Two British entrepreneurs have been fined a total of £265,000 by the UK Gambling Commission after pleading guilty to offenses under the Gambling Act of 2005.
Dylan Rigby and Craig Douglas, both from Essex, admitted to being company directors of Game Gold Tradings Limited, owner and advertiser of FutGalaxy.com, which was proven to be an unlicensed gambling website.
Douglas, known as “NepentheZ” on YouTube where his channel has more than 1.45 million subscribers, starred in a video promoting the FutGalaxy website, which features a number of ways visitors can gamble with FIFA coins for the popular video game FIFA 17.
FIFA Coins are the virtual currency of the FIFA franchise and are used to purchase, among other things, players for the FIFA Ultimate Team (FUT) part of the game. Players earn FIFA Coins by playing games of FUT and can sell players from their own FUT squads on a transfer market where prices alter in real time, much like football’s actual transfer market.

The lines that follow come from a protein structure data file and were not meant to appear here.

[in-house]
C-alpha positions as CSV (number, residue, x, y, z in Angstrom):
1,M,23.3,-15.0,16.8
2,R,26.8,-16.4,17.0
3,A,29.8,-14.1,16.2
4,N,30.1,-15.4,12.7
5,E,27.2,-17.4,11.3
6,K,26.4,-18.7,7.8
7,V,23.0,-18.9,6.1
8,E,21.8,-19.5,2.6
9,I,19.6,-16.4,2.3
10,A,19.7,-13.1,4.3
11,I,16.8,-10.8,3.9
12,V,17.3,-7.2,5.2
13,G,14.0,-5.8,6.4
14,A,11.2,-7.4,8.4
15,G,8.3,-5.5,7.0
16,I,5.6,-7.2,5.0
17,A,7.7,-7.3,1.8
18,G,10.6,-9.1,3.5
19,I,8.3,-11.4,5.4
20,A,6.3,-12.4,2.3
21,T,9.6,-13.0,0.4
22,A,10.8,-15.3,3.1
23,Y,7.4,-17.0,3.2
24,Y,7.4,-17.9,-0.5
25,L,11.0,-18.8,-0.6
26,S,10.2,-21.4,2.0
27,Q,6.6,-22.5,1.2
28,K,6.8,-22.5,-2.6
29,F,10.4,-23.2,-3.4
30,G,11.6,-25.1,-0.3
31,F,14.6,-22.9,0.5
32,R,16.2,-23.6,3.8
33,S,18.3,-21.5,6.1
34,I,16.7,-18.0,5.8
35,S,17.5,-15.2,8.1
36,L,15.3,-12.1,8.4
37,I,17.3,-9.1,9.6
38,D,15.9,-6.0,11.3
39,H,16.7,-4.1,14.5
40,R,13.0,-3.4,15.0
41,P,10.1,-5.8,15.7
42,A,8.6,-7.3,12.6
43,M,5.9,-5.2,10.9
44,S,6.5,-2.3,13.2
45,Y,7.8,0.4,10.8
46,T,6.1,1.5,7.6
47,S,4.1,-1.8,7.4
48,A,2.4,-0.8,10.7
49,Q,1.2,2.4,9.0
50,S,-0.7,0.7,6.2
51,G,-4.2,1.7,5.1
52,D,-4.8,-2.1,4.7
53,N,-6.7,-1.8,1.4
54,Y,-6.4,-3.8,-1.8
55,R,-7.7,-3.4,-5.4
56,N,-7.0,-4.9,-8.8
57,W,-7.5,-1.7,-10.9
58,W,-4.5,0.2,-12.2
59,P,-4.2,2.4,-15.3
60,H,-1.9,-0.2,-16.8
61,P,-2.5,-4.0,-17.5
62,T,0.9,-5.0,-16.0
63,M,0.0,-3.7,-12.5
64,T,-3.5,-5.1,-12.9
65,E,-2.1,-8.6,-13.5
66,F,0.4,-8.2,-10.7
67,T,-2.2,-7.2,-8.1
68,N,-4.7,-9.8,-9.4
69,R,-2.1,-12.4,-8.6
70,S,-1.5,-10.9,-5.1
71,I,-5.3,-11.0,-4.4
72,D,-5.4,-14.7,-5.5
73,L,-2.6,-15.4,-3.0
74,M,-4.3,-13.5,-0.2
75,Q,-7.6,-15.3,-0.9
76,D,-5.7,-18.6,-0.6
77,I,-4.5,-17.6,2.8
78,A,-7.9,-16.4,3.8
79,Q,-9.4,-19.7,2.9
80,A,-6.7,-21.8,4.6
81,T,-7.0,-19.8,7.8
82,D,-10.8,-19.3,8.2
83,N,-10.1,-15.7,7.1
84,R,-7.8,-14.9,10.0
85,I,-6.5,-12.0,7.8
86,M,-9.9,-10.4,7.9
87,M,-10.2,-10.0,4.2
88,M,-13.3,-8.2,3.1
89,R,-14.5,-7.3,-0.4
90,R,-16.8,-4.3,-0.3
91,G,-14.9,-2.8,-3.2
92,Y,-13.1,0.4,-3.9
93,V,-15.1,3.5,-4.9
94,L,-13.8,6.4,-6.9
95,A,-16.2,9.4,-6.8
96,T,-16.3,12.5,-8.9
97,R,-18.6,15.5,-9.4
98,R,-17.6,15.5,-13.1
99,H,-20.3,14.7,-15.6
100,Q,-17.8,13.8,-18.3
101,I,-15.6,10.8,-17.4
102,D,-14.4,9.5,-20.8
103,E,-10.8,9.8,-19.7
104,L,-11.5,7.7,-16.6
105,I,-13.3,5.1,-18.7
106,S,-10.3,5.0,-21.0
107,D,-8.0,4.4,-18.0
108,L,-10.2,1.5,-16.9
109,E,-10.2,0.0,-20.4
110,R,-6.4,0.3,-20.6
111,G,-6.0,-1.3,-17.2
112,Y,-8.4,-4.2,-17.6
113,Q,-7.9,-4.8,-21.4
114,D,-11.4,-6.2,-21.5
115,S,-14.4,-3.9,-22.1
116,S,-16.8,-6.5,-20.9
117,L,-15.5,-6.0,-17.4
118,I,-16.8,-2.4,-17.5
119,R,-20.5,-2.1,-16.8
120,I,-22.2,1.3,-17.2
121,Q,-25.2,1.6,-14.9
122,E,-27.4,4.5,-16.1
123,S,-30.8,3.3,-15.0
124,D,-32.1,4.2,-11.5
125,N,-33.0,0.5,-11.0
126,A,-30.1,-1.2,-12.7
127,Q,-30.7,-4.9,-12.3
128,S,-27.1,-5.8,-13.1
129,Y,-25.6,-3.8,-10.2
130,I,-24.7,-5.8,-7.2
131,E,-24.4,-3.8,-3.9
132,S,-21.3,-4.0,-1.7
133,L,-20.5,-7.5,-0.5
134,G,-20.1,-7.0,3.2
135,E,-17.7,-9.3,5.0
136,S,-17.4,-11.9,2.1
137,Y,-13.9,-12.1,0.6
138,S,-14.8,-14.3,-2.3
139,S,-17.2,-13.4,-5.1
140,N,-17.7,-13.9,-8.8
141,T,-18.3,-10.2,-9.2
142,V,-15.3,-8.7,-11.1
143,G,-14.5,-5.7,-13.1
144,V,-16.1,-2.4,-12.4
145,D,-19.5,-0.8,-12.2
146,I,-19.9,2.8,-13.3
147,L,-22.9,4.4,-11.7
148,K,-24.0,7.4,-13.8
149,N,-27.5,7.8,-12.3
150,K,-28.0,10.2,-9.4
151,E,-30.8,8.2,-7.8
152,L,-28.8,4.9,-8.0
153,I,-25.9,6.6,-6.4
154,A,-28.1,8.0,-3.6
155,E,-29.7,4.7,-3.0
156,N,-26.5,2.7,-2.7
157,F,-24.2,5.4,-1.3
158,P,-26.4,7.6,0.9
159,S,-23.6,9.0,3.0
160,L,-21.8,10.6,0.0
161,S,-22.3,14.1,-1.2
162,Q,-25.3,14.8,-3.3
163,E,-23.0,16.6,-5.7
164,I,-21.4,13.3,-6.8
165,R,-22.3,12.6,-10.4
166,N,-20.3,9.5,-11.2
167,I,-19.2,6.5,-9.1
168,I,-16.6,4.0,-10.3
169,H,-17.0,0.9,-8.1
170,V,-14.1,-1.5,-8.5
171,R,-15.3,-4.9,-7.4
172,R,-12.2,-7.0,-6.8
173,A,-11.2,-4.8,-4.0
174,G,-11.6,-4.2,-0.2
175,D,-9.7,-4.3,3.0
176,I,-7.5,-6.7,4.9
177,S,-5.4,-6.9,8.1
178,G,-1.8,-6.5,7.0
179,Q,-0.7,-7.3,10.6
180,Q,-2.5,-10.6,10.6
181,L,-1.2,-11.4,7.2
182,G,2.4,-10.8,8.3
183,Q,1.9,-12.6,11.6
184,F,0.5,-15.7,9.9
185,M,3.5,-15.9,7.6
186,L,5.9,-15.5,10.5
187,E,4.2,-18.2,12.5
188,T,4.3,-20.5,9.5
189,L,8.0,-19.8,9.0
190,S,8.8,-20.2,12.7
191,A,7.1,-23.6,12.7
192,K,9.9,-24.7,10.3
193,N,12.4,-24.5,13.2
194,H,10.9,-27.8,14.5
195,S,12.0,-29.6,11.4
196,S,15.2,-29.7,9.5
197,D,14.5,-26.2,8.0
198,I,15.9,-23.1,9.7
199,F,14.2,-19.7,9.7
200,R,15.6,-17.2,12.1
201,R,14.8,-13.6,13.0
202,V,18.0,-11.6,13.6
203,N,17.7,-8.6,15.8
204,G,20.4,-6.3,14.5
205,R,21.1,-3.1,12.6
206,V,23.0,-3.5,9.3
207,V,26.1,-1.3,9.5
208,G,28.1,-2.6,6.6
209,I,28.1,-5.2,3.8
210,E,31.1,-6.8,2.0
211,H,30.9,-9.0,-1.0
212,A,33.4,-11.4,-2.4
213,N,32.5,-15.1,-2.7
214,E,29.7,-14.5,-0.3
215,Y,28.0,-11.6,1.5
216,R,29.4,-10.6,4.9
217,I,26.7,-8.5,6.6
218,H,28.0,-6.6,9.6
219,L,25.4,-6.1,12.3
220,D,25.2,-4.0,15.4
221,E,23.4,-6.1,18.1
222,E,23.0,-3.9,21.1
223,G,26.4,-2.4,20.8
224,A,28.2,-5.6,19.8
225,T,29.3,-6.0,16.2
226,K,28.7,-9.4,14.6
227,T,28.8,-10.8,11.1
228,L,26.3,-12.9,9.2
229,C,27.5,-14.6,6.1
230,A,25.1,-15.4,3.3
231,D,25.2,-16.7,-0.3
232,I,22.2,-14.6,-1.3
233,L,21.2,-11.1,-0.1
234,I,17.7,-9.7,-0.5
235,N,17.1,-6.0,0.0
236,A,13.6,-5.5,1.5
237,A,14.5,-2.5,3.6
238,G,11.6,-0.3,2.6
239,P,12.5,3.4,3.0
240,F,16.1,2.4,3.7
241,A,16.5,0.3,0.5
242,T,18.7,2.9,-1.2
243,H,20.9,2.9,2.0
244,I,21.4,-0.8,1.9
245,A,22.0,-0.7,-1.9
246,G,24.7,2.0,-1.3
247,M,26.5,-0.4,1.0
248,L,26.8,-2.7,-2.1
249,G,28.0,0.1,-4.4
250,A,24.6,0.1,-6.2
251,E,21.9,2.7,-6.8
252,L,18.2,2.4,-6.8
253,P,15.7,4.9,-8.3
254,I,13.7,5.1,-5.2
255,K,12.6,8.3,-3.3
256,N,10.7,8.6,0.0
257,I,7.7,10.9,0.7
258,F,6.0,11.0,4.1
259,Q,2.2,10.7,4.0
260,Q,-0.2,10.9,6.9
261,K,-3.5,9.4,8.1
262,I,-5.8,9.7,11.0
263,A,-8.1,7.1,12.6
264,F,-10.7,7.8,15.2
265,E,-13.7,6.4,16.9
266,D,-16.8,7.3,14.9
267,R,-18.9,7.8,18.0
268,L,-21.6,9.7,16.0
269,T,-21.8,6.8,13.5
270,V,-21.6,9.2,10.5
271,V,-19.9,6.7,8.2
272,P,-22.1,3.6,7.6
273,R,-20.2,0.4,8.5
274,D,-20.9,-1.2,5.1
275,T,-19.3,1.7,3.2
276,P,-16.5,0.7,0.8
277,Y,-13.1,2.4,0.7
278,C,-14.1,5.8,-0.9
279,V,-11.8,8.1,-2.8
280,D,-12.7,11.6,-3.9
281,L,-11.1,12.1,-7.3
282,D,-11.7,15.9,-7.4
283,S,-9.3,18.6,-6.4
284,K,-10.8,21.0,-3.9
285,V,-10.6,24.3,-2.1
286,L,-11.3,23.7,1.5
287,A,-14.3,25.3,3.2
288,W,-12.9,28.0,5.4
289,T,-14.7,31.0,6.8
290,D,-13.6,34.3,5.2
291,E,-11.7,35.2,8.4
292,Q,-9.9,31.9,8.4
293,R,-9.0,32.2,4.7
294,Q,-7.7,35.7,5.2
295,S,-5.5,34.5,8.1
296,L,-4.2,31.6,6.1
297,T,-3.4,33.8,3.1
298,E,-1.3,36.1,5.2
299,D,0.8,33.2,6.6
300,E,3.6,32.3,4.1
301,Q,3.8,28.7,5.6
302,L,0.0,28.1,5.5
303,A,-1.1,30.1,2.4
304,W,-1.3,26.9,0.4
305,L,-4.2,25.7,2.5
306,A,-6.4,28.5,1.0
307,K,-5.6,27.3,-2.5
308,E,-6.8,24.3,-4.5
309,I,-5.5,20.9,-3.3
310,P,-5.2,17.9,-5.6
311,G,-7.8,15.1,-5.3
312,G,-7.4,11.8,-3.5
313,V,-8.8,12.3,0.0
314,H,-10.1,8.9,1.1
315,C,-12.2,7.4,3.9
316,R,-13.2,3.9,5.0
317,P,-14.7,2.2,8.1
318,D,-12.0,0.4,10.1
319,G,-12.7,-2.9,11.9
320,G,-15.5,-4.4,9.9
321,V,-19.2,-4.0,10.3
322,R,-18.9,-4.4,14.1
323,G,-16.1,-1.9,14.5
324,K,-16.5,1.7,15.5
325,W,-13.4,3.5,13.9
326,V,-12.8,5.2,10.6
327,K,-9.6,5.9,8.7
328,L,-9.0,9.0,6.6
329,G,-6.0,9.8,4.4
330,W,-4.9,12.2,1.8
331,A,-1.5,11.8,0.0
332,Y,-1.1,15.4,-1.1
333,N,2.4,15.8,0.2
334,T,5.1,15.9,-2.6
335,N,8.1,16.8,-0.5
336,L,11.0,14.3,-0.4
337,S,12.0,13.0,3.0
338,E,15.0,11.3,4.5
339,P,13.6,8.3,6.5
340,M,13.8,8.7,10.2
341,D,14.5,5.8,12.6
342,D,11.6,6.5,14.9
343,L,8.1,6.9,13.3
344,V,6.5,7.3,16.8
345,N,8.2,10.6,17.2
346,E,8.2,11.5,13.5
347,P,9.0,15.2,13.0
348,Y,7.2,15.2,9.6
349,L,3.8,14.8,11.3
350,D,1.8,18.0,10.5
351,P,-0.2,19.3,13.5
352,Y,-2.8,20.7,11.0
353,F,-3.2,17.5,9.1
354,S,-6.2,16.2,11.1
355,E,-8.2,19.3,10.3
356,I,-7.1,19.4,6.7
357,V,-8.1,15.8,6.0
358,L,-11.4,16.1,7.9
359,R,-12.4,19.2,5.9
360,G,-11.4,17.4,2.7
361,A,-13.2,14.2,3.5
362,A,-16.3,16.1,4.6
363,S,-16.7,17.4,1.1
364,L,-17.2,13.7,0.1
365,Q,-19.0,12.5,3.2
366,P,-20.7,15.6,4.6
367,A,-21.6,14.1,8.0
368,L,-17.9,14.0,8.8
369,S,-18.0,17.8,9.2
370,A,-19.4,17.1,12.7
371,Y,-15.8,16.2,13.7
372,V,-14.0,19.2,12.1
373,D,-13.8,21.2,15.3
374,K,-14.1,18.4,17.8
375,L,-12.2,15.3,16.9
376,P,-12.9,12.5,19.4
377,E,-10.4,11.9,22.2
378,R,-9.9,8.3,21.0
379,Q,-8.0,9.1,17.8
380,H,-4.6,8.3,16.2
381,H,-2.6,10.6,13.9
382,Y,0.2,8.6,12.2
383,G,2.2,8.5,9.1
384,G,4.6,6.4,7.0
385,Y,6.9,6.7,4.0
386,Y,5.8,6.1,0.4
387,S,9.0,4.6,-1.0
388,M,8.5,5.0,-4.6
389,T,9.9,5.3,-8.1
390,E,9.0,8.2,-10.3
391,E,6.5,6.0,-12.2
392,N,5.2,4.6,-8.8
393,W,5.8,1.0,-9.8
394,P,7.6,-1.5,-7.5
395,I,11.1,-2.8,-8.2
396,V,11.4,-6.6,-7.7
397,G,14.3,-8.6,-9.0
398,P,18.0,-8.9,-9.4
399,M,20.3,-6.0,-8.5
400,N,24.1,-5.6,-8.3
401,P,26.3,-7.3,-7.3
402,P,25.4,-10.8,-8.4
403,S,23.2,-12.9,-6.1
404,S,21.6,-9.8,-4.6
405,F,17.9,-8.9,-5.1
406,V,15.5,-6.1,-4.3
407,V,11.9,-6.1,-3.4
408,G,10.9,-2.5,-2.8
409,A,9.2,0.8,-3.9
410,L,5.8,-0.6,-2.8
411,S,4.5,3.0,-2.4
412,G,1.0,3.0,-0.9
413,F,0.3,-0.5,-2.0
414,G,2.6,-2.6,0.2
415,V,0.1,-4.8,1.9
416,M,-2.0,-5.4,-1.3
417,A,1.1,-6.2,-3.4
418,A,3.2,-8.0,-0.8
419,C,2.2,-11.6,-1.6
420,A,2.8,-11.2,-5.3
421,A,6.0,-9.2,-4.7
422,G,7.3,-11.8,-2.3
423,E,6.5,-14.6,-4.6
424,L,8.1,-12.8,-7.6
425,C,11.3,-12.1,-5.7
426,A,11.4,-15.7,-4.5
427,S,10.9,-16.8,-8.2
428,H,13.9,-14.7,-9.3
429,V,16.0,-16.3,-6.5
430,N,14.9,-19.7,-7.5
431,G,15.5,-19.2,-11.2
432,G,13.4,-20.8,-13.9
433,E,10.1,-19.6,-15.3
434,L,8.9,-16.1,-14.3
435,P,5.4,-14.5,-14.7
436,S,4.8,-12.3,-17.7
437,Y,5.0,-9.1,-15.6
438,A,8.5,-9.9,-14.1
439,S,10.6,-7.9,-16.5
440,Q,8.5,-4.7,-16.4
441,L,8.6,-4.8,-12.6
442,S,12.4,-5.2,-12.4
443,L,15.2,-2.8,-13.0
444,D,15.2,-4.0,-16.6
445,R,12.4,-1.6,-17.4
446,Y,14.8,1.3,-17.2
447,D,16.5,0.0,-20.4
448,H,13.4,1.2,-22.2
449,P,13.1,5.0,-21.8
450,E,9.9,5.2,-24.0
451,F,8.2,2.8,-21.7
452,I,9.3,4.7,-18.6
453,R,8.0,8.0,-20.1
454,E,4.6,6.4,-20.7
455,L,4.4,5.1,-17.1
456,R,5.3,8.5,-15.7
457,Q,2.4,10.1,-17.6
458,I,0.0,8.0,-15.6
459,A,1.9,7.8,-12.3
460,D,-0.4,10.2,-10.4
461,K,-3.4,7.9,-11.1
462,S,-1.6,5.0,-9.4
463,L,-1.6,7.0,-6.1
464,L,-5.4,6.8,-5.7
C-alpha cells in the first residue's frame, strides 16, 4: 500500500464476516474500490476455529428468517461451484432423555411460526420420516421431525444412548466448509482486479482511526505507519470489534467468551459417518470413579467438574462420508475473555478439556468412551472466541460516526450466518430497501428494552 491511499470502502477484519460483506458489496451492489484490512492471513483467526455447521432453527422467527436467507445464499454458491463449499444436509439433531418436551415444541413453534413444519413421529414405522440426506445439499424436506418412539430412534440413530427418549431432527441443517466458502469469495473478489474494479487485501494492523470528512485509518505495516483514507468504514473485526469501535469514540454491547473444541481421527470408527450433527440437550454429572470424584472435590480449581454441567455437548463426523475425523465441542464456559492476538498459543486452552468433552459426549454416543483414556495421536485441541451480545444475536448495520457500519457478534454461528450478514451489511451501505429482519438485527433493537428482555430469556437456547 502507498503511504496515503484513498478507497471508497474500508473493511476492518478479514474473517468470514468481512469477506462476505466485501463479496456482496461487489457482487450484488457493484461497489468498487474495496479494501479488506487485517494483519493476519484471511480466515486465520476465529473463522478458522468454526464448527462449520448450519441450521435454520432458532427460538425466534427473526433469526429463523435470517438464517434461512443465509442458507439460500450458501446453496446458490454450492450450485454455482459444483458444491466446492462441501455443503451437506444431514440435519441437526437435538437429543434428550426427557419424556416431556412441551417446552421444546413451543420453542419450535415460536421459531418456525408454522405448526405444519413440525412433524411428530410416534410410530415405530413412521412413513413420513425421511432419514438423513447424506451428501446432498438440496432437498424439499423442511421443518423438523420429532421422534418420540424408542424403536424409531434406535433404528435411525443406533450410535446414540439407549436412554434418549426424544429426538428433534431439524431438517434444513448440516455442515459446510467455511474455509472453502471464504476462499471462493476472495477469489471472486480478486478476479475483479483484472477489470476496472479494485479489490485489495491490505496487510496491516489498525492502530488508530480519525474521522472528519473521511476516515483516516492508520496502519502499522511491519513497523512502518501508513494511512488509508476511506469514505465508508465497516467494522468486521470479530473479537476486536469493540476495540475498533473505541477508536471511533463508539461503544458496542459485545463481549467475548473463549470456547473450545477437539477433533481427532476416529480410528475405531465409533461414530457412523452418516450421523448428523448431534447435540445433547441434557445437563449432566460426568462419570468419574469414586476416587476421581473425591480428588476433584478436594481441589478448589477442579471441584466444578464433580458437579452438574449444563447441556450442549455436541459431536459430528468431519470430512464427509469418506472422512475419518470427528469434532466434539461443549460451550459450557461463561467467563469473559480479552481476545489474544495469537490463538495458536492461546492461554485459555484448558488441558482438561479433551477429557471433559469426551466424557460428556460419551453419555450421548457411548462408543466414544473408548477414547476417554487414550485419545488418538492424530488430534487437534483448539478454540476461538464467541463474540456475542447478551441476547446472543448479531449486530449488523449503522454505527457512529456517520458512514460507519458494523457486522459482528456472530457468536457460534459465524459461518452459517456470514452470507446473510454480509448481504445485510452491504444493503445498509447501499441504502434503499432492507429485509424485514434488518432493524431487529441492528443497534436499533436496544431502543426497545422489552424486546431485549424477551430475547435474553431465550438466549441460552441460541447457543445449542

It is against the rules set by EA Sports, the video game company behind FIFA 17, to purchase FIFA coins and EA Sports has the power to suspend a player’s console from playing FIFA online modes for repeat offenders of their rules.
The FutGalaxy website was billed as a “social gaming” website with no age restrictions and allowed people to use a credit card to place bets in the virtual currency and winnings were converted into FIFA Coins for use in the FIFA 17 game. The UK Gambling Commission revealed FutGalaxy offered sports betting, a jackpot lottery game and a higher or lower style game.
“You don’t have to be 18 for this, because this is a virtual currency,” Douglas said to his viewers in a video from his YouTube channel shown to the Birmingham magistrates court.
Douglas never admitted to having a vested interest in FutGalaxy to his legion of followers.
One 14-year-old boy lost £586 in a day, the court heard, going some way toward the £96,000 pre-tax profit Douglas and Rigby made between July 2015 and Feb. 2016.
District judge Jack McGarva fined Douglas £16,000 and his business partner Rigby, £24,000, commenting on how the pair had been dishonest about their finances. McGarva then ordered Douglas to pay an additional £75,000 and Rigby £150,000 in prosecution costs.
Shortly after the court case, Douglas took to Twitter to issue an apology.
Gambling with video game virtual currencies is a major enterprise with one report suggesting it could be worth more than £5.6 billion a year.
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